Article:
Use the future to build the present
Slowing Biological Ageing
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1Quantum Revolution& Advanced AI2HumanAugmentation3Eco-Regeneration& Geo-Engineering4Science& Diplomacy1.11.21.31.42.12.22.32.43.13.23.33.43.54.14.24.34.44.5HIGHEST ANTICIPATIONPOTENTIALAdvancedArtificial IntelligenceQuantumTechnologiesBrain-inspiredComputingBiologicalComputingCognitiveEnhancementHuman Applications of Genetic EngineeringRadical HealthExtensionConsciousnessAugmentation DecarbonisationWorldSimulationFuture FoodSystemsSpaceResourcesOceanStewardshipComplex Systems forSocial EnhancementScience-basedDiplomacyInnovationsin EducationSustainableEconomicsCollaborativeScience Diplomacy
1Quantum Revolution& Advanced AI2HumanAugmentation3Eco-Regeneration& Geo-Engineering4Science& Diplomacy1.11.21.31.42.12.22.32.43.13.23.33.43.54.14.24.34.44.5HIGHEST ANTICIPATIONPOTENTIALAdvancedArtificial IntelligenceQuantumTechnologiesBrain-inspiredComputingBiologicalComputingCognitiveEnhancementHuman Applications of Genetic EngineeringRadical HealthExtensionConsciousnessAugmentation DecarbonisationWorldSimulationFuture FoodSystemsSpaceResourcesOceanStewardshipComplex Systems forSocial EnhancementScience-basedDiplomacyInnovationsin EducationSustainableEconomicsCollaborativeScience Diplomacy

Sub-Field:

2.3.3Slowing Biological Ageing

The new vision for geroscience goes far beyond treating old people. Recent research suggests that many of what are traditionally considered ageing pathways are also involved in a variety of conditions, including not just chronic diseases of ageing, but the acute response to infection and a variety of other conditions not obviously linked to ageing.

Several interventions may slow down these processes, preventing or delaying the progression of multimorbidity and disability. In the past few years, for example, data has begun to emerge that metformin, a drug prescribed for Type 2 diabetes and other metabolic diseases, had the “side effect” of reducing the incidence of other diseases of age compared to the purportedly healthy, non-diabetic controls against whom they were compared. In observational studies across 78,000 people, metformin was found to decrease all-cause mortality by 17 percent in the active group, which was more diabetic, more obese and less healthy overall than the control group. Now small off-label trials of metformin and rapamycin, another drug that targets the mTOR pathway, seem to indicate that these small molecule drugs can change the biology of ageing in tissues to a younger profile. Big, multicentre trials are underway or will soon start.14 Another approach is senolytics, a class of drugs that selectively clear senescent cells.15 At the moment, most of the work is on small molecules, and lifestyle interventions. The first set of drugs that have been identified as interventions have been shown to affect all hallmarks of ageing, rather than one specific pathway: for example, rapamycin affects cell senescence but it also revitalises adult stem cells, affects protein synthesis and mitochondrial function and reduces inflammation. The same is true of metformin and sirtuins. The therapeutic interventions now going into clinical trials seem to affect the systemic process itself, and may elucidate the unitary hypothesis of fundamental ageing processes.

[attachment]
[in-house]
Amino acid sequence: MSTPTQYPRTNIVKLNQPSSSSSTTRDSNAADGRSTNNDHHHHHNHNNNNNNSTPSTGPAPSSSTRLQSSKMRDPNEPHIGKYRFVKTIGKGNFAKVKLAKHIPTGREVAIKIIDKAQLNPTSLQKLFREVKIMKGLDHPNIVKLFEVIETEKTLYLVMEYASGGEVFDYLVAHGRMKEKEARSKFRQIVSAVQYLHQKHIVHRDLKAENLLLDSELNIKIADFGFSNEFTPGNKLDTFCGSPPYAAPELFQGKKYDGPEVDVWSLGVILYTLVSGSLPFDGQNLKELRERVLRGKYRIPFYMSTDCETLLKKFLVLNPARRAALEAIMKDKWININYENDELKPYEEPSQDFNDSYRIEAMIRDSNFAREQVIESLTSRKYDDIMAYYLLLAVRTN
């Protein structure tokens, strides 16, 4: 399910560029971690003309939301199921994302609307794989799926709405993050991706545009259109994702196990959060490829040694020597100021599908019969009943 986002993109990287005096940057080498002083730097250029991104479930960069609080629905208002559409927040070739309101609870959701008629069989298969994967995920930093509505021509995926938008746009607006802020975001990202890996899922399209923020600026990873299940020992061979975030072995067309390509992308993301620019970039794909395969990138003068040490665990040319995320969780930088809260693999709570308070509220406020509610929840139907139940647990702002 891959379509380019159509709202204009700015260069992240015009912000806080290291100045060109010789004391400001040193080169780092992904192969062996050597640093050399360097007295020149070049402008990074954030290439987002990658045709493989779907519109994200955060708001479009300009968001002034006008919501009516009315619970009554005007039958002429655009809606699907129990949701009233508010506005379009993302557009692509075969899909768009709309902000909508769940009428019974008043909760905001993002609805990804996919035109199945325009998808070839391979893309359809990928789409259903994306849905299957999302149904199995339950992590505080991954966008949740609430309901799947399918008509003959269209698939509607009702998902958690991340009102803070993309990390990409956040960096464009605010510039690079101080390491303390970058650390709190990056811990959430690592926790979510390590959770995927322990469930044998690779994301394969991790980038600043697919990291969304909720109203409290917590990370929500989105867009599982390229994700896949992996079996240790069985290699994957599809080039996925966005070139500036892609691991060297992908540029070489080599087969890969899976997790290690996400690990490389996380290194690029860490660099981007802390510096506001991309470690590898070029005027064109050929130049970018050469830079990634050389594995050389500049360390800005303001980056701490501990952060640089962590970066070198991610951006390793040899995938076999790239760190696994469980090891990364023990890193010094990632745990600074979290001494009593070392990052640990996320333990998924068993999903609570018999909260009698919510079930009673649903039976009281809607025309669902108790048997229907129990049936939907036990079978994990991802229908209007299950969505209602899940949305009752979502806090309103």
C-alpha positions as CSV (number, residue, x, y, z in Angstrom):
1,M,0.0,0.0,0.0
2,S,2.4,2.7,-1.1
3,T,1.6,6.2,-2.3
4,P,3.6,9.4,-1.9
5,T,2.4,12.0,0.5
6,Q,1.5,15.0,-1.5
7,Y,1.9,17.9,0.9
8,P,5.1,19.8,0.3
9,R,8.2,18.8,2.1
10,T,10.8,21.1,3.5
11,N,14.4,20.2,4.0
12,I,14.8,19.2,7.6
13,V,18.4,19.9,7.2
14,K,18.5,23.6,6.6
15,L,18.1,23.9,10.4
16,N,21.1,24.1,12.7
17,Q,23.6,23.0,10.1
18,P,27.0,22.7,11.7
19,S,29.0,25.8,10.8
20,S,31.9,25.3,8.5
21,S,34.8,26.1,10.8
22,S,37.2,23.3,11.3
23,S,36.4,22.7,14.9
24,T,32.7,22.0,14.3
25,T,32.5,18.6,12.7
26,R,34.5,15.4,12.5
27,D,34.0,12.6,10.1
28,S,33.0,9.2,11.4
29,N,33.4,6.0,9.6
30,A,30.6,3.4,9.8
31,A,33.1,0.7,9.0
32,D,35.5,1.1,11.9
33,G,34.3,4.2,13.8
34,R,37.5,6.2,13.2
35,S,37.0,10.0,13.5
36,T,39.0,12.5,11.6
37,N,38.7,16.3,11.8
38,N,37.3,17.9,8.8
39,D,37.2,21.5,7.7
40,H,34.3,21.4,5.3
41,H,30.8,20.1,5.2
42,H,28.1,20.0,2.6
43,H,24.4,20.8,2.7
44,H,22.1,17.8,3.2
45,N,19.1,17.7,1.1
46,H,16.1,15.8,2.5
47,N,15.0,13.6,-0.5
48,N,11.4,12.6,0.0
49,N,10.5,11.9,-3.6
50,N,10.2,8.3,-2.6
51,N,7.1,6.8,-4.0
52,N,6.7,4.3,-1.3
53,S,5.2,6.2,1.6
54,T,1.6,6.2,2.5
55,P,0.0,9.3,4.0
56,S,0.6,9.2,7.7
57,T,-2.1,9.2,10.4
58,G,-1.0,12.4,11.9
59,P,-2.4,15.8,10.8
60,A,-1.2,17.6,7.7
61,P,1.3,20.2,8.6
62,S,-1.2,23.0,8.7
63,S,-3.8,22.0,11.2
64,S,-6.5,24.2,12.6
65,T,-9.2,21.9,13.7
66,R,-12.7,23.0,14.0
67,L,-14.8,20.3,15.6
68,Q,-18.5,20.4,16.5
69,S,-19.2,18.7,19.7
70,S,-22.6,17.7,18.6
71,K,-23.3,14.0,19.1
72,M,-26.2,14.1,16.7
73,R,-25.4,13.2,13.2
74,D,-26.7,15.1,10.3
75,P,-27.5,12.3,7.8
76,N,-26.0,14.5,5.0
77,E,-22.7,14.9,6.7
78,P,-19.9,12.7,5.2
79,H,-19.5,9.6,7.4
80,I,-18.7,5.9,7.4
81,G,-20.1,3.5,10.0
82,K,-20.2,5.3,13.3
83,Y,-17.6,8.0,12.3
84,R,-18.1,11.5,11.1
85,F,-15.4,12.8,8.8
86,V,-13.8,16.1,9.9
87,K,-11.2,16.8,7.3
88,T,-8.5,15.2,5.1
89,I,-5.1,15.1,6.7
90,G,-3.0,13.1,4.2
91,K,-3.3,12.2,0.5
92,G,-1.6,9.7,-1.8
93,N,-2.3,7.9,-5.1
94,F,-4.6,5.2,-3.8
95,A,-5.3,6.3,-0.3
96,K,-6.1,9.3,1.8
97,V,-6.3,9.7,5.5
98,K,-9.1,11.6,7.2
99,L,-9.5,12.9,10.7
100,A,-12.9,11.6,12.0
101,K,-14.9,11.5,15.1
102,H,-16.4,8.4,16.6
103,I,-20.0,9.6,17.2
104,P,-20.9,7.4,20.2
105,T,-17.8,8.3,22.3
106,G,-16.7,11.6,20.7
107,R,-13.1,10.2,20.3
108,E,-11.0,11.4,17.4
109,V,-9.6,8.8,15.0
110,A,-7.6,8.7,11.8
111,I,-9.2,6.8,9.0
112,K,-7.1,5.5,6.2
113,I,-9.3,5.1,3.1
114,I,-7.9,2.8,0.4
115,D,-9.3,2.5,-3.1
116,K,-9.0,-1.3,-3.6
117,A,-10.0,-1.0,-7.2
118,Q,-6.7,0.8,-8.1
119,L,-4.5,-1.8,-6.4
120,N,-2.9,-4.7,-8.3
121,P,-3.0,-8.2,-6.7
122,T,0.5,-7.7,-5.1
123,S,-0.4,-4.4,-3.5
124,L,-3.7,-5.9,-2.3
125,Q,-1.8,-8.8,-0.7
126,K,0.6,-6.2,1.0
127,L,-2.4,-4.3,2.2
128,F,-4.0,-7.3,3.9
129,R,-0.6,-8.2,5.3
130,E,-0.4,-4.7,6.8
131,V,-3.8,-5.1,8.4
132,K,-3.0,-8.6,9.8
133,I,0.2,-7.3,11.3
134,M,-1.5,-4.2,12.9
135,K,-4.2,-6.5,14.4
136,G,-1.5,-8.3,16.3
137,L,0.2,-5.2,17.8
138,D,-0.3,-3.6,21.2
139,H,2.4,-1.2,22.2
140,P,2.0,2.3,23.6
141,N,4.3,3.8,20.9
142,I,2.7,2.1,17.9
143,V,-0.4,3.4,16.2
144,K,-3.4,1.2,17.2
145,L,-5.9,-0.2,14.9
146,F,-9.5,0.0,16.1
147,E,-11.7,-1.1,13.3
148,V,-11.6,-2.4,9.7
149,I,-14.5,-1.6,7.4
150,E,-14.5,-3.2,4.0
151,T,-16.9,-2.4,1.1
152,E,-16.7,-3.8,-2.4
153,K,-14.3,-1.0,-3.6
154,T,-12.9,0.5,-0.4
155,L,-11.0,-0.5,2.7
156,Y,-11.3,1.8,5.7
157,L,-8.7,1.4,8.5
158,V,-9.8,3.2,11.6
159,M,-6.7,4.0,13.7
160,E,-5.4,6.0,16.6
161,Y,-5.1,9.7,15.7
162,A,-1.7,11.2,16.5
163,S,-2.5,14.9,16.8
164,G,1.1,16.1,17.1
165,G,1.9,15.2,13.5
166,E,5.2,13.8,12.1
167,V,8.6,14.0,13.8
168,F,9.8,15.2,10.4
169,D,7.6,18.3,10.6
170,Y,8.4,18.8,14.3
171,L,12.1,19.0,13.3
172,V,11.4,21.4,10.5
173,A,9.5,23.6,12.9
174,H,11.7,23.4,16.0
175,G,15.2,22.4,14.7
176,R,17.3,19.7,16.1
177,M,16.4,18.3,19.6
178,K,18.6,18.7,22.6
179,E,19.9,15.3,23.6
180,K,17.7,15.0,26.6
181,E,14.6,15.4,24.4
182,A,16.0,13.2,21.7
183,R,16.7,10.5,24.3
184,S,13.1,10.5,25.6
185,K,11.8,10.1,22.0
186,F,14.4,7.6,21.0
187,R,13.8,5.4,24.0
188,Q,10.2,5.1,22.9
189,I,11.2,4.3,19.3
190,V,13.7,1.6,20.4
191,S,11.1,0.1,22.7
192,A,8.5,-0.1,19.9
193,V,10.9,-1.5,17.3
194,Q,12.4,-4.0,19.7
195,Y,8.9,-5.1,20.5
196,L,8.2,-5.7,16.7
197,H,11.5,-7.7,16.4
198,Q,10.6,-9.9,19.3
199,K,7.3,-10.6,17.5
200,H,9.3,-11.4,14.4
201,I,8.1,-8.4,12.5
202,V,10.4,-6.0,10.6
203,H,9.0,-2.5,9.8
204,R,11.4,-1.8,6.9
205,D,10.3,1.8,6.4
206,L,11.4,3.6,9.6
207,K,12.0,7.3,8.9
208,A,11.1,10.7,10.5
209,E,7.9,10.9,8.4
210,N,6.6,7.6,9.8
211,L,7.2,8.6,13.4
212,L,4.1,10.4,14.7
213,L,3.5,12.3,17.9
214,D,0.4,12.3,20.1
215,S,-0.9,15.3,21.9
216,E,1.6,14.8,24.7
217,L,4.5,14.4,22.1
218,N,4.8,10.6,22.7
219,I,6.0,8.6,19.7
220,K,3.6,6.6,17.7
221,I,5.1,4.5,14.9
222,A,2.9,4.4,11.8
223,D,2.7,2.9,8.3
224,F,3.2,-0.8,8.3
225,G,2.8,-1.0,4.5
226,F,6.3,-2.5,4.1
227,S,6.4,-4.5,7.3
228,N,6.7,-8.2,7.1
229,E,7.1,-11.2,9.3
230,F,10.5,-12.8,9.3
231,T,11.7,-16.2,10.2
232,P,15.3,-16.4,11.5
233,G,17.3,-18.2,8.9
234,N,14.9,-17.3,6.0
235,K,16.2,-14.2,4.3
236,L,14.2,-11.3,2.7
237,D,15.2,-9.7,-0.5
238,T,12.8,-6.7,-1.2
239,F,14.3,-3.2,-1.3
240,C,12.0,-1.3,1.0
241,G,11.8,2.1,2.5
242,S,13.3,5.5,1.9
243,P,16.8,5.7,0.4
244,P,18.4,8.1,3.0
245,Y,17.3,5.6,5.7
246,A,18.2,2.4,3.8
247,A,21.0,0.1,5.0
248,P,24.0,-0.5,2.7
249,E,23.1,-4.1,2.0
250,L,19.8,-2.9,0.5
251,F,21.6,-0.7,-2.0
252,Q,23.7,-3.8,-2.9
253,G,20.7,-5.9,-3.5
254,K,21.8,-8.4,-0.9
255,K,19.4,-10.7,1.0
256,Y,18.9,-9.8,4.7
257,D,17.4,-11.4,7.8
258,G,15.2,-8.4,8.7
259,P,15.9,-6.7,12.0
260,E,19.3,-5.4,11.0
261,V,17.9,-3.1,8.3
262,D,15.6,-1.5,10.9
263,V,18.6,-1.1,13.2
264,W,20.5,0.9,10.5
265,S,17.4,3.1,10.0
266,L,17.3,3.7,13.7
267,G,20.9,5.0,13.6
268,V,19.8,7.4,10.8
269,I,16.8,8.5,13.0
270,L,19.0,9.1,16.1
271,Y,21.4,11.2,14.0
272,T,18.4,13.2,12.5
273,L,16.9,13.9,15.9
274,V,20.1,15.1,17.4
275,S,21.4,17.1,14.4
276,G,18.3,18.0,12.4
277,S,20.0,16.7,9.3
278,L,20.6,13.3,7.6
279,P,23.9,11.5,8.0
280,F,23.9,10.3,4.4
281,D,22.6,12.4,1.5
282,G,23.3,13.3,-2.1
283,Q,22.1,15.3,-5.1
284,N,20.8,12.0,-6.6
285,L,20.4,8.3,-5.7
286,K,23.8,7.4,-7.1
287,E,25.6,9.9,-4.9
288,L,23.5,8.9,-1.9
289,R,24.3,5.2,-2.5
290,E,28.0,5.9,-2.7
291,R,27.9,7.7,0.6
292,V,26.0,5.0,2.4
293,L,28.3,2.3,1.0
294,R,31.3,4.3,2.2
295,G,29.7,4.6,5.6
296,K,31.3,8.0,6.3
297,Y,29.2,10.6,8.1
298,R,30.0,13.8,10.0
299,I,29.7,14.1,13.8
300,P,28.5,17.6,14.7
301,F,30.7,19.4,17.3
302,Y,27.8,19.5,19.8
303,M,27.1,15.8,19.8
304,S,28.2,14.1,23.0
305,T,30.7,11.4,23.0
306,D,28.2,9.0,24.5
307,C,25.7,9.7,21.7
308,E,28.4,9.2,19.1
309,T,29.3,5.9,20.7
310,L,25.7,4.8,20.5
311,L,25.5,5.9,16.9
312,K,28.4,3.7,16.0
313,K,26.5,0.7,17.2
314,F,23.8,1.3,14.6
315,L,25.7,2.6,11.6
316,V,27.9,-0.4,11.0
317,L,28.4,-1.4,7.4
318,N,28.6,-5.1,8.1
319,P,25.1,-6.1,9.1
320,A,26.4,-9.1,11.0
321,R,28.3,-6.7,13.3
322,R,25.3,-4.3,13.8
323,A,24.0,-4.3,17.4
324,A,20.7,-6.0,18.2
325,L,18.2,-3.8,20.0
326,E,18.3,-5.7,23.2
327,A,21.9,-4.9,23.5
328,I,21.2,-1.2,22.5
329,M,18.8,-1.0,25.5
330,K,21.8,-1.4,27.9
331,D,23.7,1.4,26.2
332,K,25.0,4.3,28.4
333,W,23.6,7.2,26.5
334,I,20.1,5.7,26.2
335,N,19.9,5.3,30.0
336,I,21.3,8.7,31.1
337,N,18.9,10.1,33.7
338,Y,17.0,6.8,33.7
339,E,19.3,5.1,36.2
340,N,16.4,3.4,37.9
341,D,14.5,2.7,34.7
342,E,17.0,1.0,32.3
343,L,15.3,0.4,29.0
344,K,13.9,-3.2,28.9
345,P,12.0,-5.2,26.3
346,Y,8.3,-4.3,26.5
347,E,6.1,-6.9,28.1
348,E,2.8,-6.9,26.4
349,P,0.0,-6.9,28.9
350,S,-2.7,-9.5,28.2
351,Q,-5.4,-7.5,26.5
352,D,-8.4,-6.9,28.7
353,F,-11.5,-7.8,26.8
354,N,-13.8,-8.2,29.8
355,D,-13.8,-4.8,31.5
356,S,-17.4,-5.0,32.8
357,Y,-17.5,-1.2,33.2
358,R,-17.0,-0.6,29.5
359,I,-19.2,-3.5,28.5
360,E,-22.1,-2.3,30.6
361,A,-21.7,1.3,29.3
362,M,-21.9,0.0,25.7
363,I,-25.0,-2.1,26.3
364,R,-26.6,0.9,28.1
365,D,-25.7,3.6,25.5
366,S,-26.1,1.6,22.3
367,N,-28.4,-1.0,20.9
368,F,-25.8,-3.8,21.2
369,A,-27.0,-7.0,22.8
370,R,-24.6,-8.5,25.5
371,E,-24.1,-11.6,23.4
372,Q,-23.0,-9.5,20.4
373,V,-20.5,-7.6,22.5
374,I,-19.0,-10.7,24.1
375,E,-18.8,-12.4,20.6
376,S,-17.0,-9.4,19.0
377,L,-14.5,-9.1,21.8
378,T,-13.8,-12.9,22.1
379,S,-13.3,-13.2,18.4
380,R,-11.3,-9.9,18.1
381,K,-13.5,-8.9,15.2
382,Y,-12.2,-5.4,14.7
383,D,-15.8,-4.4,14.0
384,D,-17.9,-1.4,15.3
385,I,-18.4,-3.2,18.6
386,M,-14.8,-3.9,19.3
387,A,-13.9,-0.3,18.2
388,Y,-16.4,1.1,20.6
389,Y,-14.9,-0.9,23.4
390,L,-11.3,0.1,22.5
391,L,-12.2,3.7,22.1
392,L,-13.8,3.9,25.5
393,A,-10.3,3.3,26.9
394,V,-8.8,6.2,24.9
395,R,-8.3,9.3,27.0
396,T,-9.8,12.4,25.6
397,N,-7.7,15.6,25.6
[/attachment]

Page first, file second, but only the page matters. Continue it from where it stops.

Future Horizons:

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5-yearhorizon

Age-slowing drugs filter into the mainstream

Off-label prescriptions of drugs like metformin yield data, and we begin to implement findings gathered from inadvertent studies, where drugs for diseases have increased the active group’s healthspan. While new drugs are waiting to be approved, supplements that show some efficacy are validated. An early example, given that inflammation seems to be a pathway to ageing, is anti-inflammatory medicines.

10-yearhorizon

Drugs to prevent ageing become available

Carefully-gathered understanding of which combinations of lifestyle interventions and drugs have synergistic effects on hallmarks of ageing and specific diseases enables us to use them on prescription. Drugs are found to alleviate early-stage indicators of ageing such as frailty and Alzheimer’s disease. More trials are launched to investigate the efficacy of drugs such as metformin and rapamycin on a wider range of age-related disorders.

25-yearhorizon

A unitary hypothesis of fundamental ageing processes

Instead of a single “silver bullet” that slows the ageing process, we know how to combine different anti-ageing strategies for personalised “ageomes” for additive and synergistic effects.

It becomes possible to figure out the perfect age to start different drugs or interventions. Perhaps start metformin at 50, while gene therapy is carried out in the womb to prevent other processes of ageing.

Slowing Biological Ageing - Anticipation Scores

How the experts see this field in terms of the expected time to maturity, transformational effect across science and industries, current state of awareness among stakeholders and its possible impact on people, society and the planet. See methodology for more information.

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